Yeezus rose again on Saturday night as Kanye West resumed his tour in Philadelphia following an equipment-damaging truck accident that's kept him sidelined since then and resulted in a string of canceled and postponed concerts. This is the inside story from the guys who built—and then rebuilt—the support structure for the tour's 60-foot video screen and got Kanye back on the road.
1. Early 2013:
Kanye West meets with his creative team to discuss the Yeezus tour’s stage design. Out of seven proposed concepts, West picks one with two stages, a fake mountain, and a 60-foot circular LED screen. “I tried to convince him to do other things,” says John McGuire, the tour’s production designer. “But Kanye wanted a 60-foot screen, so we had to build him a 60-foot screen.”
2. September 2013:
Eric Pearce, owner of Las Vegas’s Show Group Production Services, is hired to build the trusses to support the 24,000-pound screen. “We had fourteen days to build these structures, which would normally take six weeks,” says Pearce, who had to delay a project for the Trans-Siberian Orchestra to complete the job.
3. October 19:
The Yeezus tour launches in Seattle. Jesus makes a cameo appearance. But the highlight of the show is the screen, which tilts back and forth and, at one point, rises 60 feet in the air. “The screen is pure sensory overload,” says McGuire. “It emulates the sky, so if you have floor seats, it’s like being at the Griffith Observatory.”
4. October 31:
An equipment truck carrying segments of the screen’s trusses is in an accident on the way to Vancouver, damaging some pieces beyond repair. (The screen itself, made up of smaller four-by-four-foot panels, was unharmed, despite reports that said otherwise.)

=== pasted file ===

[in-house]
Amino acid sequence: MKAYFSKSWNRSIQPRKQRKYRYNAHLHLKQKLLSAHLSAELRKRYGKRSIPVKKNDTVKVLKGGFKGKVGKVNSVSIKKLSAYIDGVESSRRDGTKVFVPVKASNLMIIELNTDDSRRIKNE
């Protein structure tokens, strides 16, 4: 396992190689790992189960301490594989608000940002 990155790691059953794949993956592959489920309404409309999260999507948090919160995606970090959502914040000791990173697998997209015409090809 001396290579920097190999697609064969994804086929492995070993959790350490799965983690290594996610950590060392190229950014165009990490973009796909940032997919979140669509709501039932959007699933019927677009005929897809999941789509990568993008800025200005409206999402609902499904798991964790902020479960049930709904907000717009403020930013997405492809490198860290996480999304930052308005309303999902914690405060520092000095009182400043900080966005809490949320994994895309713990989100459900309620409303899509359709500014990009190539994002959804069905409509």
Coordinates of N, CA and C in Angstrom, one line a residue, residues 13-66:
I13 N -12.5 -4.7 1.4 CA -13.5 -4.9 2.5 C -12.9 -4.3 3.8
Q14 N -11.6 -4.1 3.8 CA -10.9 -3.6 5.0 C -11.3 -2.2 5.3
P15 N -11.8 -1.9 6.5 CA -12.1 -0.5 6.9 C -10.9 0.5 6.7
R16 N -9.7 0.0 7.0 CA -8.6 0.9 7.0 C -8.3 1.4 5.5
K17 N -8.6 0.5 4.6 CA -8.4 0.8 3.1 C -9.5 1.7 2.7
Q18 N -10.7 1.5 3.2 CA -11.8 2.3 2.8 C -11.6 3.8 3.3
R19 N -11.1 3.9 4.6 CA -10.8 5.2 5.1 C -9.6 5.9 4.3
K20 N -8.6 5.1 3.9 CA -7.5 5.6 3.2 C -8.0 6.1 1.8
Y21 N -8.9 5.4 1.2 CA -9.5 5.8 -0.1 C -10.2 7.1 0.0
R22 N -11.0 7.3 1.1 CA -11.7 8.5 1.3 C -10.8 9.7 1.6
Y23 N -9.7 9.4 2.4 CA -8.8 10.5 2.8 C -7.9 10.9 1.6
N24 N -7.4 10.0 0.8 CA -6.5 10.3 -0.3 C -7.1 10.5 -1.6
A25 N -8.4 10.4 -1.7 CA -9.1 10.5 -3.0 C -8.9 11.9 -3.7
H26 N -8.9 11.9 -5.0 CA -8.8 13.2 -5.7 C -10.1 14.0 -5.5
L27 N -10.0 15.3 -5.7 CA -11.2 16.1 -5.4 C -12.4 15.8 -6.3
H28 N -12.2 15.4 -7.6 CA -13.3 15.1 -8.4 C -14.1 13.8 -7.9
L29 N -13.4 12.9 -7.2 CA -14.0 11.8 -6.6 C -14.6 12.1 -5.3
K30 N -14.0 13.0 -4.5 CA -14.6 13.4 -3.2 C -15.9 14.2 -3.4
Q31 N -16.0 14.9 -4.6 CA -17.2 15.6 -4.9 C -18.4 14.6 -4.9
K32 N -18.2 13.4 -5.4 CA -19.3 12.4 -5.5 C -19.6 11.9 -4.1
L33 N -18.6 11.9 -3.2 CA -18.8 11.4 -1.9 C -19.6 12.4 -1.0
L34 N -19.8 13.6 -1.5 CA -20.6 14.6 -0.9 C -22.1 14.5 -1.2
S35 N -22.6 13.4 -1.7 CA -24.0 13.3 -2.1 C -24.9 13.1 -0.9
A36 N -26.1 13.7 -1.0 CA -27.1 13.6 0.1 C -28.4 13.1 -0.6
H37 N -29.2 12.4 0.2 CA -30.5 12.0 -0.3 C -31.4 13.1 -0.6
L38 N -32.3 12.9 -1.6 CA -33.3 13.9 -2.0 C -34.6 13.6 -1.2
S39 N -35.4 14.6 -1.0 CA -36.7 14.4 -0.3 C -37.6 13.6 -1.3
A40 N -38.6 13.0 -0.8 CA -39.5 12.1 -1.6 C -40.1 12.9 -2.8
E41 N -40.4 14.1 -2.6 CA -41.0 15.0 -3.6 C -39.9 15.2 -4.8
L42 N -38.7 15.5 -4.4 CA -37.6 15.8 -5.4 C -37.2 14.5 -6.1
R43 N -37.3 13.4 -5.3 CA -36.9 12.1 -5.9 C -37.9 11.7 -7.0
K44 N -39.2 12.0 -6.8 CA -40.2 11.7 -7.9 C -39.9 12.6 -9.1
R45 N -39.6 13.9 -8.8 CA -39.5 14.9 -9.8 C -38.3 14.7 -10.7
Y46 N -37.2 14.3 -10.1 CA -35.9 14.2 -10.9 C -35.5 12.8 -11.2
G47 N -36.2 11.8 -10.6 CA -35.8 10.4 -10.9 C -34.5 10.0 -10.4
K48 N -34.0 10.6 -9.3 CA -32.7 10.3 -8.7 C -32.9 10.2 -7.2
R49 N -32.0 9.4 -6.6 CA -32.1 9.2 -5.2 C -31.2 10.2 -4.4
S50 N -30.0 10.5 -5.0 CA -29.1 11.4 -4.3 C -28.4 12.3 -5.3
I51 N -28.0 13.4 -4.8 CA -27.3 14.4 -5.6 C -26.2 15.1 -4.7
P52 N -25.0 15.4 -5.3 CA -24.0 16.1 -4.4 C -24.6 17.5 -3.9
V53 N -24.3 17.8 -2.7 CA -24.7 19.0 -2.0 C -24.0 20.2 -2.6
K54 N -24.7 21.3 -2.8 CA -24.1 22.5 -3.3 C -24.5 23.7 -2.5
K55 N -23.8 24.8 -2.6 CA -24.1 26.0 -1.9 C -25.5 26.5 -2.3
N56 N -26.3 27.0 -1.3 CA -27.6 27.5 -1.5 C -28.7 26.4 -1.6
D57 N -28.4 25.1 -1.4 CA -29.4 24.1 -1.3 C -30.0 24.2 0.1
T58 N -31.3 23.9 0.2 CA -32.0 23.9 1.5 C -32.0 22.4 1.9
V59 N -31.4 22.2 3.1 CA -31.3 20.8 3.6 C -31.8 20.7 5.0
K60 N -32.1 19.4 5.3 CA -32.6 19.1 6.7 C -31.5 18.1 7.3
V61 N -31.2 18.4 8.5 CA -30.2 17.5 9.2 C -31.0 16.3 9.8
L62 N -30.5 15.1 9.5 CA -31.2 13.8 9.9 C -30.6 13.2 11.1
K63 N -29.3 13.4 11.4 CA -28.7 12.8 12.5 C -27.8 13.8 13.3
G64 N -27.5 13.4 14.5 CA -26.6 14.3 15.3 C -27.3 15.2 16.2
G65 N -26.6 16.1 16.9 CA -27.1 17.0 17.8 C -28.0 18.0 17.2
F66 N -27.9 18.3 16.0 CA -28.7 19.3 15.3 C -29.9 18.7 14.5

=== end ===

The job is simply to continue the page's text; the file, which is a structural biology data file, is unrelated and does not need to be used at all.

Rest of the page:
5. October 31:
West postpones concerts in Vancouver, Denver, and Minneapolis (and, later, Chicago, Toronto, and Detroit). “Without the screen, we lose a third of the show,” says McGuire.
6. October 31:
McGuire calls Pearce and asks him to build a new truss. “They asked if I could do it in seven days,” says Pearce. “I said no, but we compromised on ten.”
7. Early November:
A crew of 30-plus people works twenty hours a day to rebuild the truss. Midway through production, the screen’s circular frame is shipped from L.A.
to Las Vegas, where Show Group’s other shop can continue working on it. They finish in ten days, with no hiccups. “The final product was even more perfect than the initial one,” says Pearce.
8. November 6:
West announces that the Yeezus tour will resume in Philadelphia on November 16. After that, he’ll play Barclays Center on November 19 and Madison Square Garden on November 23.
*This article originally appeared in the November 25, 2013 issue of New York Magazine.